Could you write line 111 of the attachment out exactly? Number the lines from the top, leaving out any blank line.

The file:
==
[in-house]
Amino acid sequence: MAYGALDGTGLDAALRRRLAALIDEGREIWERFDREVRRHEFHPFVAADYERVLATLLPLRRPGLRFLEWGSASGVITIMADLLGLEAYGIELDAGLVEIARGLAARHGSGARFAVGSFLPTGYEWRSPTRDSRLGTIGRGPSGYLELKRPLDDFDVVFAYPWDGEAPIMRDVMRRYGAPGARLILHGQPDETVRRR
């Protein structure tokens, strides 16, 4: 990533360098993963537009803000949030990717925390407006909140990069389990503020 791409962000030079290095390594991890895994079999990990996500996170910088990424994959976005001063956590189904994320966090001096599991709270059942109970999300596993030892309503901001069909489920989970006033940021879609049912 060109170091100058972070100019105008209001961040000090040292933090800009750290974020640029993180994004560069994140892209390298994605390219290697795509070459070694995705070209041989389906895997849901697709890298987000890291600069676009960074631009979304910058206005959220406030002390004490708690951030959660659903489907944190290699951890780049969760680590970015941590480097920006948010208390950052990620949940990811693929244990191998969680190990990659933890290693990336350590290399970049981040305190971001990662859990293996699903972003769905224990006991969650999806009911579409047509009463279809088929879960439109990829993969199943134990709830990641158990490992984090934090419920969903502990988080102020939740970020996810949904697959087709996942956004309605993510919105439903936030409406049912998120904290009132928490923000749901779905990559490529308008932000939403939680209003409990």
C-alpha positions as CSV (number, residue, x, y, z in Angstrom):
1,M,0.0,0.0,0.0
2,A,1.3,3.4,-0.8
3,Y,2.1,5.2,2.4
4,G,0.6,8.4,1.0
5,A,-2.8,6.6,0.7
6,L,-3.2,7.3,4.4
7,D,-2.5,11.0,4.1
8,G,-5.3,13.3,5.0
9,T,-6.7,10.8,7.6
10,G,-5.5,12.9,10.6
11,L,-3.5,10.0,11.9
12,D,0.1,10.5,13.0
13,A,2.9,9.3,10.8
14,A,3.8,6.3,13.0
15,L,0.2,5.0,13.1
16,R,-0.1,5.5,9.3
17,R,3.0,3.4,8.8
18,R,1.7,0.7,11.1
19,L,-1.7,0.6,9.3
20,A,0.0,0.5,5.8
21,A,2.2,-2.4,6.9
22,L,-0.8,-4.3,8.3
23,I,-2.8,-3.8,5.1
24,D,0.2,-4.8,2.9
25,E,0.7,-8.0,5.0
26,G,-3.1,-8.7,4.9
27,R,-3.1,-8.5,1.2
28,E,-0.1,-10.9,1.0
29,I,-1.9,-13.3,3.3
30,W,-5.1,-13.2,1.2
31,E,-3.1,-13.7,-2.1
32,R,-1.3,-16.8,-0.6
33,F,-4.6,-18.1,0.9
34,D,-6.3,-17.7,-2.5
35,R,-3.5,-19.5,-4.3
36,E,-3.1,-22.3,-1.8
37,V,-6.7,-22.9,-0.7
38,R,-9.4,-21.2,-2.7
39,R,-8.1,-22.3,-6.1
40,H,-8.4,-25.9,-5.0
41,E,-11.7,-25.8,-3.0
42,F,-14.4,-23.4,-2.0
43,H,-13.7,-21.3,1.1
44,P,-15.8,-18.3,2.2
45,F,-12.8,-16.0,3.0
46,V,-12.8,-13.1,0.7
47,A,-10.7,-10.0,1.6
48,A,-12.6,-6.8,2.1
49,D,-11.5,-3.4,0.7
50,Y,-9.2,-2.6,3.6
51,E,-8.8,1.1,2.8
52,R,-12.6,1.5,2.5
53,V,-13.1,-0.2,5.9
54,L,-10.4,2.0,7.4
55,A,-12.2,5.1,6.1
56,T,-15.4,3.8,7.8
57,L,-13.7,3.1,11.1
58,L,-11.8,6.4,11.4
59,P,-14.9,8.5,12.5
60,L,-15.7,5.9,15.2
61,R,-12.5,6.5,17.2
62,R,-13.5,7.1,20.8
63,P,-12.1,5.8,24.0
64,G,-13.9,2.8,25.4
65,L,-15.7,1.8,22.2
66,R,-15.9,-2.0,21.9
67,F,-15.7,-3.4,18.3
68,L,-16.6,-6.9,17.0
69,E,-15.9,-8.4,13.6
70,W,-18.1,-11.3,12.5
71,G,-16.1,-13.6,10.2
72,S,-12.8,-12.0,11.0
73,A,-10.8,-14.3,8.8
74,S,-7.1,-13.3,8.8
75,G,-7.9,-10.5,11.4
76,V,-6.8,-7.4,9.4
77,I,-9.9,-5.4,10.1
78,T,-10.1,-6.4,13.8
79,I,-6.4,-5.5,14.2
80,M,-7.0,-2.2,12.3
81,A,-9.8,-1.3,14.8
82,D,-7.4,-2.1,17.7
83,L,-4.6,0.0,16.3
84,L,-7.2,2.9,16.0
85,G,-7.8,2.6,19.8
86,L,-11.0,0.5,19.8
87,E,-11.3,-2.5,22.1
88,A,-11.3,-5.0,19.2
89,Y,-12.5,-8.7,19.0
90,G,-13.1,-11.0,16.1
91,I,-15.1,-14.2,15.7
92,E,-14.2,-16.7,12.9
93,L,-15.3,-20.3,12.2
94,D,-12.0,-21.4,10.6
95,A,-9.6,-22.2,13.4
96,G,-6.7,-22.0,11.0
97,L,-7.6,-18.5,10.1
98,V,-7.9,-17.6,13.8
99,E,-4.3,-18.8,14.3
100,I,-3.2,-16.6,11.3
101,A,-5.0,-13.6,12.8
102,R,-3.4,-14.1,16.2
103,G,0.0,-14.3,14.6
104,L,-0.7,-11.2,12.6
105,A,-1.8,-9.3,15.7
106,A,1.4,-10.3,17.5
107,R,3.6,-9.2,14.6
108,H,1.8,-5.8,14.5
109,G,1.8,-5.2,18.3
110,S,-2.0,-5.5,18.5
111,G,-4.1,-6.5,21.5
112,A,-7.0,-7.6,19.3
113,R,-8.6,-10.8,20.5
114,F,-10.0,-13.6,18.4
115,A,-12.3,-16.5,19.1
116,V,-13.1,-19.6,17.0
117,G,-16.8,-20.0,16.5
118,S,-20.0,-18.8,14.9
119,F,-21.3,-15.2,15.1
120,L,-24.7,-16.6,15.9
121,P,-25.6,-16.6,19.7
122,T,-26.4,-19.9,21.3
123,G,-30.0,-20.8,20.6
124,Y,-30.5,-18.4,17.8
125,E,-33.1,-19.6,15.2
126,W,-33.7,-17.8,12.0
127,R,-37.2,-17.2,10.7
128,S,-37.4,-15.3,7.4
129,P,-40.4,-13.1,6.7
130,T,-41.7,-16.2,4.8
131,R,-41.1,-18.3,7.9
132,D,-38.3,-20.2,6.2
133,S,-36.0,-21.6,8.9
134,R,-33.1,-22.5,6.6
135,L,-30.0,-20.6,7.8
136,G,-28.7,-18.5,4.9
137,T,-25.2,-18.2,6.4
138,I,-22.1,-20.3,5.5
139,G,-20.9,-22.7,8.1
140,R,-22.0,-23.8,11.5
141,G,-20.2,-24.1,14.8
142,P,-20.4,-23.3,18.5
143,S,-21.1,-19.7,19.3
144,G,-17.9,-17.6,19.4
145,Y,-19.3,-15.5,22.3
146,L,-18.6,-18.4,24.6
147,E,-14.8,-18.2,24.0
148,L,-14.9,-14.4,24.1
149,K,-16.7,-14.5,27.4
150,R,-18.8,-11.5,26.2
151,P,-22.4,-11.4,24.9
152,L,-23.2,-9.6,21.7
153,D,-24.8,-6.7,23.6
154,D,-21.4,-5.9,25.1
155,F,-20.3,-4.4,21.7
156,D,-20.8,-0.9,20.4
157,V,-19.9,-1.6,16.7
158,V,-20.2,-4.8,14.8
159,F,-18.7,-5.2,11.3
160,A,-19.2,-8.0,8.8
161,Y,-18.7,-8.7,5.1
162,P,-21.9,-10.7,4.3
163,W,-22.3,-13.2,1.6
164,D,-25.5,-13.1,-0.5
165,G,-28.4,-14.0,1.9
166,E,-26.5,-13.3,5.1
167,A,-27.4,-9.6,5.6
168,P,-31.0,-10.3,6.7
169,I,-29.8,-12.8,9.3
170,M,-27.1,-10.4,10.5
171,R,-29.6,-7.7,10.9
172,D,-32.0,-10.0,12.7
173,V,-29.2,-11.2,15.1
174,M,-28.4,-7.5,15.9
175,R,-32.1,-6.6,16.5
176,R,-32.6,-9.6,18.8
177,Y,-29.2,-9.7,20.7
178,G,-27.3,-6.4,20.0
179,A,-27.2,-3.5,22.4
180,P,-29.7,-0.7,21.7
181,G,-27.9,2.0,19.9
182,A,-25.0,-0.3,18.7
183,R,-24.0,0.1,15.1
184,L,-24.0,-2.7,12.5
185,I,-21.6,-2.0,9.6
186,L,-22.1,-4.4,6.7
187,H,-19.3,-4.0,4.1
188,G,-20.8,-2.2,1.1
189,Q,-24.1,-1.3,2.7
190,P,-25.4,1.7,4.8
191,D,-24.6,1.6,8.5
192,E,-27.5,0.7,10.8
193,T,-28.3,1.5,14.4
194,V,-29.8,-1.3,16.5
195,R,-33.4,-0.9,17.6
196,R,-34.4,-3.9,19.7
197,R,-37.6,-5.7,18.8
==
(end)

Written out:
107,R,3.6,-9.2,14.6